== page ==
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And/or maybe it was never worth over a billion in the first place.



<$3 mill is the latest number. I agree it was never worth a billion dollars, but tumblr definitely lost a huge amount of value during its stay at Yahoo. You don't just overvalue an asset by 99.8%.

Do you? I have to believe you don't.


Today you do. You overvalue everything by 99% and hope that one thing your invested in pops. Because all the social properties are ad-based, what you really hope for is that your thing will be the thing, at least until you cash out.

The ad dollars generally just flow to whatever is the biggest, whatever is believed to deliver the highest ROI. It doesn't even have to be good, just large and slightly better than everything else.

Tumblr didn't become Facebook or Twitter. But it could have. If something ever manages to deliver ads that are slightly better than FB or Twitter than those disappear as well.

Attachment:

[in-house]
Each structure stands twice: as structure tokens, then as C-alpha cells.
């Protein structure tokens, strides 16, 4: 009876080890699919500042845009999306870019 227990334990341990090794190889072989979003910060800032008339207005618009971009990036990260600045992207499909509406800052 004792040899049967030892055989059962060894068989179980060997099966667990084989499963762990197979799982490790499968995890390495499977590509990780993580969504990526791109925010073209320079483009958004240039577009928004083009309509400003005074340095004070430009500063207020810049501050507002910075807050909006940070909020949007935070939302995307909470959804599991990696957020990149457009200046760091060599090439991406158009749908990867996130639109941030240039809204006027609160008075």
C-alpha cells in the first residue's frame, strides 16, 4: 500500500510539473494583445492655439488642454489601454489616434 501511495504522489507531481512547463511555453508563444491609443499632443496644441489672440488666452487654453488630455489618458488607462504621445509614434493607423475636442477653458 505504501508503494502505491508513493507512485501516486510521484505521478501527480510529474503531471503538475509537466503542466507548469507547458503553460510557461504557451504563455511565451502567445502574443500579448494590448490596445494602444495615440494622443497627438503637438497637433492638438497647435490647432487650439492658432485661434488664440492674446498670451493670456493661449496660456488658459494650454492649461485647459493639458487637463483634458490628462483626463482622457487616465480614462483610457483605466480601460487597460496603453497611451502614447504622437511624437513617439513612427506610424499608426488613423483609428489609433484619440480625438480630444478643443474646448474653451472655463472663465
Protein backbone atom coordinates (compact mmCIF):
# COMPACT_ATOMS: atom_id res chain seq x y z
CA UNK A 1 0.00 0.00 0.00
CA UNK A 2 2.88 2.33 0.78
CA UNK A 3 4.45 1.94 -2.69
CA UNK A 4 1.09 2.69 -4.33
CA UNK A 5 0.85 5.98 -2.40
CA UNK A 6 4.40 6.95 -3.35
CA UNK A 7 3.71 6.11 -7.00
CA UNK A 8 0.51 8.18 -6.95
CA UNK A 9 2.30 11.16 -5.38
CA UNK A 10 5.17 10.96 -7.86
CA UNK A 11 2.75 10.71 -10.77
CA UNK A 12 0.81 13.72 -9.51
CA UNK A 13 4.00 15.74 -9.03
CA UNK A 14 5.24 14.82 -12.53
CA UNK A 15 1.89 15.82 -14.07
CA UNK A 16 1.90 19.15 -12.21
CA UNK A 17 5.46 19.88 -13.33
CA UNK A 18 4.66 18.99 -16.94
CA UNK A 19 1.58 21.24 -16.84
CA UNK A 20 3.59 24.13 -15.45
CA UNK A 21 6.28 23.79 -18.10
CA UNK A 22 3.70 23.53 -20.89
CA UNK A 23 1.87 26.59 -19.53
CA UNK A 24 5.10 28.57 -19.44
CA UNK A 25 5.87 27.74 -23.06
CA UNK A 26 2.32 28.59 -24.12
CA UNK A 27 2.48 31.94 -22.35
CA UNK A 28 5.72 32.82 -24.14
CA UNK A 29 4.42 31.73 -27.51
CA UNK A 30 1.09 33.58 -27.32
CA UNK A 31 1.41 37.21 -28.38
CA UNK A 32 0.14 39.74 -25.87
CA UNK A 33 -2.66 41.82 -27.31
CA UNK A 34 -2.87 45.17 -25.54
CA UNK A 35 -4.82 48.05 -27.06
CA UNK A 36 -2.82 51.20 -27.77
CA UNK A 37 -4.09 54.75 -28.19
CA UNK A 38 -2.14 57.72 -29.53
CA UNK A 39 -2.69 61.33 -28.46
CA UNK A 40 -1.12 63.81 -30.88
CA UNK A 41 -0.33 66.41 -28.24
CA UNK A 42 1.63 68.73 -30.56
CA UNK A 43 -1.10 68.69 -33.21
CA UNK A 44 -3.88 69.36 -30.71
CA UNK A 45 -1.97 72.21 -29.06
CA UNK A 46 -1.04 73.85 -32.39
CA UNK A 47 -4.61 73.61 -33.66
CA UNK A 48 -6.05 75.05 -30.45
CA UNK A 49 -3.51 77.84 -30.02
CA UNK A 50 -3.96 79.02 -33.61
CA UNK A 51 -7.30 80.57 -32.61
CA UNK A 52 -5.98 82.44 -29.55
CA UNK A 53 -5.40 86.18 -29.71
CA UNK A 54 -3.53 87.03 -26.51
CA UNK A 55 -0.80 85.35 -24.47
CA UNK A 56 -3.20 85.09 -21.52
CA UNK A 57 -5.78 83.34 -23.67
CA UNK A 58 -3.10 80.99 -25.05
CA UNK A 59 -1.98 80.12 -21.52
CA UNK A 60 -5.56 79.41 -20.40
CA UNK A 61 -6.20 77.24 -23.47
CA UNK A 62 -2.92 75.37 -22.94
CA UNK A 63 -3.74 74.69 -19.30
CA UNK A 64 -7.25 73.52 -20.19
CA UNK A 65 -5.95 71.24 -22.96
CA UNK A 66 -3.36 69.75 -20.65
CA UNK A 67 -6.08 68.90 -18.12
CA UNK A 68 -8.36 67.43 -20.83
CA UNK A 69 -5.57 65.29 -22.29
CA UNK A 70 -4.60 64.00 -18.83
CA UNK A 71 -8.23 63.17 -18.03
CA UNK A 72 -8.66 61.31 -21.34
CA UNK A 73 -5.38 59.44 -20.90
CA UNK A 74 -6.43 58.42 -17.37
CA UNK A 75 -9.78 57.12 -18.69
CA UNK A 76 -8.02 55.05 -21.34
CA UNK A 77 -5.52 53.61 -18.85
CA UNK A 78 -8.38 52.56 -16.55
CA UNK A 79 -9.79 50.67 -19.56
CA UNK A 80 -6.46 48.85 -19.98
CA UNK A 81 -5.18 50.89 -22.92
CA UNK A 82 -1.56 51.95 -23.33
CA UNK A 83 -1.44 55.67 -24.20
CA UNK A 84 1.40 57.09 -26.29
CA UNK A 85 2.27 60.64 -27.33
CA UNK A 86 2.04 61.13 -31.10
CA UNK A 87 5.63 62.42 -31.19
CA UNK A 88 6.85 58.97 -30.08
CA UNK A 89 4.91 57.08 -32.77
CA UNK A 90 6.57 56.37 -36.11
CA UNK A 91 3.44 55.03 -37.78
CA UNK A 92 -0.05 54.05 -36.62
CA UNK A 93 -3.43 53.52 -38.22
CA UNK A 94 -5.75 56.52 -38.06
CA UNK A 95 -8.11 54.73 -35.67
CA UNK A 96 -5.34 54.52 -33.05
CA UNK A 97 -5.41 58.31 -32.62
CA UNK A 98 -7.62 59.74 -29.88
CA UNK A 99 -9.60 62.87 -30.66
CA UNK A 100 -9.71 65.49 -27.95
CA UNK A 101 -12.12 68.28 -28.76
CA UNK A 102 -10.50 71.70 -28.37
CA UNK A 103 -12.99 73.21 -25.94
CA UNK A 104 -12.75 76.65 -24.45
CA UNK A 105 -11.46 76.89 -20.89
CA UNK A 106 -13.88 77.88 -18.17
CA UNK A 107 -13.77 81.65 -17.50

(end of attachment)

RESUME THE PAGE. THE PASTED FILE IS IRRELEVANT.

The bar is simultaneously really low and really high. Low because all you have to do is create a platform that delivers ads with an ROI that is slightly better than nothing, at scale. High because that's actually really hard to do. In some cases "better than nothing" is actually too high a bar. A lot of businesses—maybe even the majority—would be better off spending $0 on FB. Google is the only one who can consistently provide a positive ROI, reliably, for most of their customers.

For a while it looked like Tumblr could have done it. They had the users, the growth, the content and probably more data on what people ACTUALLY liked than anyone else has ever had.


This graph provides valuable context on changes in engagement over time, relative to key milestones in the company's history. https://twitter.com/somospostpc/status/1161024458460712962


Don't most VCs overvalue most startups by ~100%? This doesn't seem that crazy to me.


It wouldn't be 99.8%, it had a 99.8% loss, so it was almost a hundred times overvalued, if nothing else caused the drop (which isn't plausible, but still).




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